FLORA & FAUNA
Flora and Fauna in NW7
Consideration of environmental issues goes hand in hand with the examination of planning applications and the built environment. We have such a wonderful array of green space with flora and fauna around us that, for those who appreciate these points, Mill Hill is a great place to live. We have tried to put a few images together which convey the breadth of nature around us – browse these at your leisure.
We also have a considerable number of ponds in the area, and these all need consideration and maintenance by various bodies, of which the Society plays its part. (See the piece by Dr Michael Worms on ‘Wild Life – Ponds’ in the ‘Articles’ section.) Darlands Lake has recently been strengthened and many members of the local community worked toward this with the assistance of the Local Authority.
In the Society we call this work ‘Green-Up’ and historically this has been centred round trees – new trees, old trees, Tree Preservation Orders (TPO’s) and illegal tree felling. Green-Up seeks a more pro-active attitude to new TPO’s in the borough’s planning department, and hopes this may emanate from the work of the borough’s Cleaner Greener Transport & development Overview and Scrutiny Committee, to which the Society could be asked to give evidence, and hopefully gain two-way co-operation.
Being vigilant in resisting applications to fell trees, especially those protected by TPO’s, and where major developments threaten clear-felling, has been a keynote of the Green-Up Group. Where trees are too close to a dwelling there is little we can do except give advice on the best course of action. However, we seek at all times to preserve the street tree scene. We urge residents that it is in their own best interest to keep the green credentials of their street as it does affect the overall property values and the quality of life, for themselves and the community.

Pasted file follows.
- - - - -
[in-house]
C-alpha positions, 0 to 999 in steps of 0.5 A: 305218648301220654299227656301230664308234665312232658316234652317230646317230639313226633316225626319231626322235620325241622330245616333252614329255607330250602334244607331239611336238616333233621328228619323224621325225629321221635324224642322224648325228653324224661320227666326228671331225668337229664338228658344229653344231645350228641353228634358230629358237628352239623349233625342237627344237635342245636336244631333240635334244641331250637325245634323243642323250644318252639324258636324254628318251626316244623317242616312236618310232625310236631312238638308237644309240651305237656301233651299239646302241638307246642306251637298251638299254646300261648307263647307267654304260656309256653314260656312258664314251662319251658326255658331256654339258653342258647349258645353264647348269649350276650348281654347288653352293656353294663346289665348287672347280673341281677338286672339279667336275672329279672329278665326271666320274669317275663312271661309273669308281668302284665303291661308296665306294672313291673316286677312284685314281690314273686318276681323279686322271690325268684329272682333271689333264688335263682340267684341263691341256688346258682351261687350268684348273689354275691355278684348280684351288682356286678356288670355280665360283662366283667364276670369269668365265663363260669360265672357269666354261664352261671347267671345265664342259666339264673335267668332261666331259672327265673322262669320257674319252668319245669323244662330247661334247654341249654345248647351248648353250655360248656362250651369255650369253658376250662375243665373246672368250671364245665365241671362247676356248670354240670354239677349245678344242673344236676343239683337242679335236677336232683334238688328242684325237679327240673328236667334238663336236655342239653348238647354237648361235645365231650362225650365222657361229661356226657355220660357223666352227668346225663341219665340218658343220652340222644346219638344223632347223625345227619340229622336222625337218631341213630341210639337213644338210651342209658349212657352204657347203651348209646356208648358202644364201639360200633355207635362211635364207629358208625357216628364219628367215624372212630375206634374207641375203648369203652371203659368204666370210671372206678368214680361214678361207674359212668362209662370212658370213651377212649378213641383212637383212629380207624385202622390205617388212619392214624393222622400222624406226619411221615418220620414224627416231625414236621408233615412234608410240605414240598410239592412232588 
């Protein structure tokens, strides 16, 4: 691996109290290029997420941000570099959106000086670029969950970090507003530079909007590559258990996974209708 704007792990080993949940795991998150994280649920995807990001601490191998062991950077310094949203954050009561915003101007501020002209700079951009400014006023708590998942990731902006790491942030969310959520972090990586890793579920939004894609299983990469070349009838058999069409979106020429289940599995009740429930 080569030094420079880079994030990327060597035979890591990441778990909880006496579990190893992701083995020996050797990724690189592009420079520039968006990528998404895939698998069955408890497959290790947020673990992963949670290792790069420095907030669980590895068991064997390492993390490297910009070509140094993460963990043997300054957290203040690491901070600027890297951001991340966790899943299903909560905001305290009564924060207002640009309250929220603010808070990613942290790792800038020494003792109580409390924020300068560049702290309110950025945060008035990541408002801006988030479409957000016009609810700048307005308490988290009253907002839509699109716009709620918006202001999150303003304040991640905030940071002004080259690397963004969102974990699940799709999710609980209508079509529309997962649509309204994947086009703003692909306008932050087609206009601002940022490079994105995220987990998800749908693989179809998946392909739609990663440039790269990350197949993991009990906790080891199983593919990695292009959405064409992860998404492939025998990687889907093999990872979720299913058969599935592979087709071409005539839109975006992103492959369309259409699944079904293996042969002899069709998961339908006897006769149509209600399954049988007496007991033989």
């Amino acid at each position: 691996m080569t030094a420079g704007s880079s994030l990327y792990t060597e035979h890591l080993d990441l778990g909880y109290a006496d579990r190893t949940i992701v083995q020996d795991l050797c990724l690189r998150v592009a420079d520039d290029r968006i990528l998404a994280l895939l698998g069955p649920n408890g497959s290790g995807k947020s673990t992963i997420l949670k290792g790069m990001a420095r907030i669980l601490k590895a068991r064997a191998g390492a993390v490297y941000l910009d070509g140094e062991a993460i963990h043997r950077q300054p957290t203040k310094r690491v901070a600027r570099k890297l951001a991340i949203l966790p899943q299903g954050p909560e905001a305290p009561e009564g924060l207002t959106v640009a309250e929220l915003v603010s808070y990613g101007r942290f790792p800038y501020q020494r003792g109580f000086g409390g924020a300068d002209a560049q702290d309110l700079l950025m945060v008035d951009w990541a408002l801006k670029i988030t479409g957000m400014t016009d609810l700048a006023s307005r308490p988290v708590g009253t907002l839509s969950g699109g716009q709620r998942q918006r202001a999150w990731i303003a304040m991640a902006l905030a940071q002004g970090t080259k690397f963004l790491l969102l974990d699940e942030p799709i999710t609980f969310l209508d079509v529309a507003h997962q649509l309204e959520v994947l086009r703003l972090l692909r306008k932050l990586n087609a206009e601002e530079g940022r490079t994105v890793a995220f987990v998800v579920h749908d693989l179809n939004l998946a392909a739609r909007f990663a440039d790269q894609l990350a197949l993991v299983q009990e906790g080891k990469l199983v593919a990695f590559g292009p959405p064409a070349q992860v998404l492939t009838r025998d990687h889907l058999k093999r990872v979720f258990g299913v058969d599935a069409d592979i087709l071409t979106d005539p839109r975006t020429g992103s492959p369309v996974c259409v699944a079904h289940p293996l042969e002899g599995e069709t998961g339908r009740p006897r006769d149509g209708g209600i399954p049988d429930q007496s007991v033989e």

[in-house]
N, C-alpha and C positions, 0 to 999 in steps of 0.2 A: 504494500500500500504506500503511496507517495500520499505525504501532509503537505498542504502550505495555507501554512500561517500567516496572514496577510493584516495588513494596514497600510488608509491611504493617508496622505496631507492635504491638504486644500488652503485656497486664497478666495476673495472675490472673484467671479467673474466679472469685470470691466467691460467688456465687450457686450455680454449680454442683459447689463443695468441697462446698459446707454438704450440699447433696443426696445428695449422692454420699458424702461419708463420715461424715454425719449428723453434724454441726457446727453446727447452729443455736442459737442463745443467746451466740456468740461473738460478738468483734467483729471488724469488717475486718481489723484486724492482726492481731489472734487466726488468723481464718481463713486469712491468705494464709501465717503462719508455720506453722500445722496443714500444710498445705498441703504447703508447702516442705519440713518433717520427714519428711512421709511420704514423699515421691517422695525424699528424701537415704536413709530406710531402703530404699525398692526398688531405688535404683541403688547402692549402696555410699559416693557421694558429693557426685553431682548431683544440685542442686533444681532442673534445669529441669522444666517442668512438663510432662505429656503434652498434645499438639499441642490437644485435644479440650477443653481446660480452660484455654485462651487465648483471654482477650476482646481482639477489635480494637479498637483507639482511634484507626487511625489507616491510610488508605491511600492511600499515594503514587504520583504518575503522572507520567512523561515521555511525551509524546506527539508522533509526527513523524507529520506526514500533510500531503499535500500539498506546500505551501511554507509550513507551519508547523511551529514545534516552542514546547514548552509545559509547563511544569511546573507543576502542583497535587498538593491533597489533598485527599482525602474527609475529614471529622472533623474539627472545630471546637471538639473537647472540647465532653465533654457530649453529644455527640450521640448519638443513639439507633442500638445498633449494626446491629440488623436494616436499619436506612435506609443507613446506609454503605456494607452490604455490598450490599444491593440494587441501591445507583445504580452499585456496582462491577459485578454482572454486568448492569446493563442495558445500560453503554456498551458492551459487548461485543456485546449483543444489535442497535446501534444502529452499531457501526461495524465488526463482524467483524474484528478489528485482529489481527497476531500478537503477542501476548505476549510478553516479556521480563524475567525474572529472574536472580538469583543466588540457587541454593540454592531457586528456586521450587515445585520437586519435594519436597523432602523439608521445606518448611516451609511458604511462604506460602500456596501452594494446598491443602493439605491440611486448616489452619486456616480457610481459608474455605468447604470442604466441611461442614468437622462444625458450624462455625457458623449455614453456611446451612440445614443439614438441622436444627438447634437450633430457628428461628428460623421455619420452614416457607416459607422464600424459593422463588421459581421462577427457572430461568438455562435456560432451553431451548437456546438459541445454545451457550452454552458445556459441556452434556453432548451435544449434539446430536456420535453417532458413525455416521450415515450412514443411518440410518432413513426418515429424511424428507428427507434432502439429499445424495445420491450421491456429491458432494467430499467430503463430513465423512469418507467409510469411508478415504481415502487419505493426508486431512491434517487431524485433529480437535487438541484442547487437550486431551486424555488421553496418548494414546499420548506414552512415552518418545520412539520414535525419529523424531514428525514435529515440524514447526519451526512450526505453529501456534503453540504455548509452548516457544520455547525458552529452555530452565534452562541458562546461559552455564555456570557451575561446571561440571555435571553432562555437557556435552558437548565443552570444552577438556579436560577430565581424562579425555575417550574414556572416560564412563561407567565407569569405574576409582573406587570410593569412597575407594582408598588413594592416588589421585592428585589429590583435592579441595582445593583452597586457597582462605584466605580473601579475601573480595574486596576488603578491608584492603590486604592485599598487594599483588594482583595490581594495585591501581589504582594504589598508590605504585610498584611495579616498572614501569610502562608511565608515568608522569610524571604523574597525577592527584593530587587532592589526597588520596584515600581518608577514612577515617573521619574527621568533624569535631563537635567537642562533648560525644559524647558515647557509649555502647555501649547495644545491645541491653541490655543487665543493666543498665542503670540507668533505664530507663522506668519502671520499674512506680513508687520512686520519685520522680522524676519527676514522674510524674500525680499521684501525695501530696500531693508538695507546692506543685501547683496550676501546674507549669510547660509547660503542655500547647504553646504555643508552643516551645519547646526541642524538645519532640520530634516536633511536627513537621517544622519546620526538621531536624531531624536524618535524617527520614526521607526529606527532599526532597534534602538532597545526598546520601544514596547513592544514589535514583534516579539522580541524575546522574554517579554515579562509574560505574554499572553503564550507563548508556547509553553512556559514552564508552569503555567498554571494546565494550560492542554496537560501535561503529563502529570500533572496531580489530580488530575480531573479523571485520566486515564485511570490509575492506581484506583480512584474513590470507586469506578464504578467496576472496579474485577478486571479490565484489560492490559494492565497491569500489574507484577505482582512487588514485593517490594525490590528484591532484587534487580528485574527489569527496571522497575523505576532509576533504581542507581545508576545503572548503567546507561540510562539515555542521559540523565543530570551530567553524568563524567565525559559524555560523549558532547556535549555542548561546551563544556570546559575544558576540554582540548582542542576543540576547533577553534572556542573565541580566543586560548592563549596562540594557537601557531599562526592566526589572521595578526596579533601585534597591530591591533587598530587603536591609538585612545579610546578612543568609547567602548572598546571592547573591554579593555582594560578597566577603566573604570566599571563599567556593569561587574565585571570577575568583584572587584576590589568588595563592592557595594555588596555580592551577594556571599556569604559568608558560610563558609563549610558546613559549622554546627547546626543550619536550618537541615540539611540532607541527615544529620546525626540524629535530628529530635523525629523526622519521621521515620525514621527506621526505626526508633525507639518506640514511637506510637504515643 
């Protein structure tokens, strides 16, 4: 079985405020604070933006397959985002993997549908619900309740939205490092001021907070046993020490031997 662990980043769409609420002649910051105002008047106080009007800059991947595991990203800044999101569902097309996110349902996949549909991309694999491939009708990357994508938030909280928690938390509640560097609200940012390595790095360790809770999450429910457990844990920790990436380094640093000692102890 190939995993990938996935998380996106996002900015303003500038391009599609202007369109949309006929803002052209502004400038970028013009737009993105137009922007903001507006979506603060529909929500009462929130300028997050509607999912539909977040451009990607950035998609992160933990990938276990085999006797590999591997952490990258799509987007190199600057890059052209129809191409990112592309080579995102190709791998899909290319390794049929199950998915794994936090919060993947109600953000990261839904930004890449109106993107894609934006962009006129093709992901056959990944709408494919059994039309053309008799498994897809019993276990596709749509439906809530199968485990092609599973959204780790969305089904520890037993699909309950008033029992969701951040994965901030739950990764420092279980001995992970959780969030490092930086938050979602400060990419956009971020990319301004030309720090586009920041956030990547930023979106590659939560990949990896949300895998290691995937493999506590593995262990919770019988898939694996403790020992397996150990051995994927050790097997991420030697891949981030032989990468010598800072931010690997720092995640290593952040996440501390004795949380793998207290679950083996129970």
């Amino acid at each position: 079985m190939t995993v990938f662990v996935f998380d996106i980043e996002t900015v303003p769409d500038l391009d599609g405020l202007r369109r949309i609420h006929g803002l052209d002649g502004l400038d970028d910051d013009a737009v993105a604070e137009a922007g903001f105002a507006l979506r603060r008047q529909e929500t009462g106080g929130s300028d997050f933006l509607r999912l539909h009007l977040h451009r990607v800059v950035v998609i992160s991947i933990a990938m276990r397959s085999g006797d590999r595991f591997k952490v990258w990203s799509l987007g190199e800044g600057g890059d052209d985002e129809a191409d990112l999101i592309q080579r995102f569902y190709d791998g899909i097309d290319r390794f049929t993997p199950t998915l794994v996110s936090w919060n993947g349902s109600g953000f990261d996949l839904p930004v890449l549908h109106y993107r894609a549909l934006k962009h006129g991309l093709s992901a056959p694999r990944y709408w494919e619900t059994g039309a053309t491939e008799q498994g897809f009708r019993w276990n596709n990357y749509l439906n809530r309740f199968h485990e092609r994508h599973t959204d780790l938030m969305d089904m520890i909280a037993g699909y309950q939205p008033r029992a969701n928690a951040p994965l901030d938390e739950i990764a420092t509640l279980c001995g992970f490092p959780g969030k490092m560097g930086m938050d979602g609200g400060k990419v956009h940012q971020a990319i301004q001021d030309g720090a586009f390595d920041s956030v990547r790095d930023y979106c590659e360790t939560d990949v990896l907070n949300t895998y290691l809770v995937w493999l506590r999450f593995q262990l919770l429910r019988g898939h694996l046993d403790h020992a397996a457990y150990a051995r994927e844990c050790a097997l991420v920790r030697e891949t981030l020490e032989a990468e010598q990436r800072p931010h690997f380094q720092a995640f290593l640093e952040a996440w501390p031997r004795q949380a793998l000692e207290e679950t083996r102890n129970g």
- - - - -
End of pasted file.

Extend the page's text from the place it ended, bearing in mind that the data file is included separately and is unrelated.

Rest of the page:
Planting trees is something the Society has been involved with for many years. This activity started out by offering to plant trees and shrubs at local schools for free. Then the Society included street trees but found that the red tape involved made this so difficult because consulting gas, water, and all the cable companies was required before we could plant anything. The Society, being made up of volunteers giving up their free time, found this to be impracticable.
Green-Up’s most successful schemes have been to organise tree-plantings, such as the Millennium Grove in Mill Hill Park extension field where most of the planting was carried out by children from local schools, and Mill Hill Park (now looking more like a woodland), several trees along the park side of Flower Lane, a tree of Heaven just outside Mill Hill School which replaced a 185 year old Beech tree which blew over in a gale in 1991. Three Maritime Pines on the green across the road from the Rising Sun public house (a species chosen by the Local Authority due to it’s resistance to pollution), and the 50th anniversary planting in Mill Hill Park near the tunnel under the A1.
Not only are the trees on Public Land important, some of the best examples are to be found in private gardens and grounds. These are very important to the overall green feel of Mill Hill and the owners have a huge responsibility to look after and maintain them, and the community carries an equally large debt if gratitude that they are. So whether the trees are in your front garden or council owned by the kerb side we do urge you to look after them. A bucket or two of water in really dry weather will help young trees survive and give pleasure for years to come to both young and old.
This picture is of Bittacy
Hill in 2007.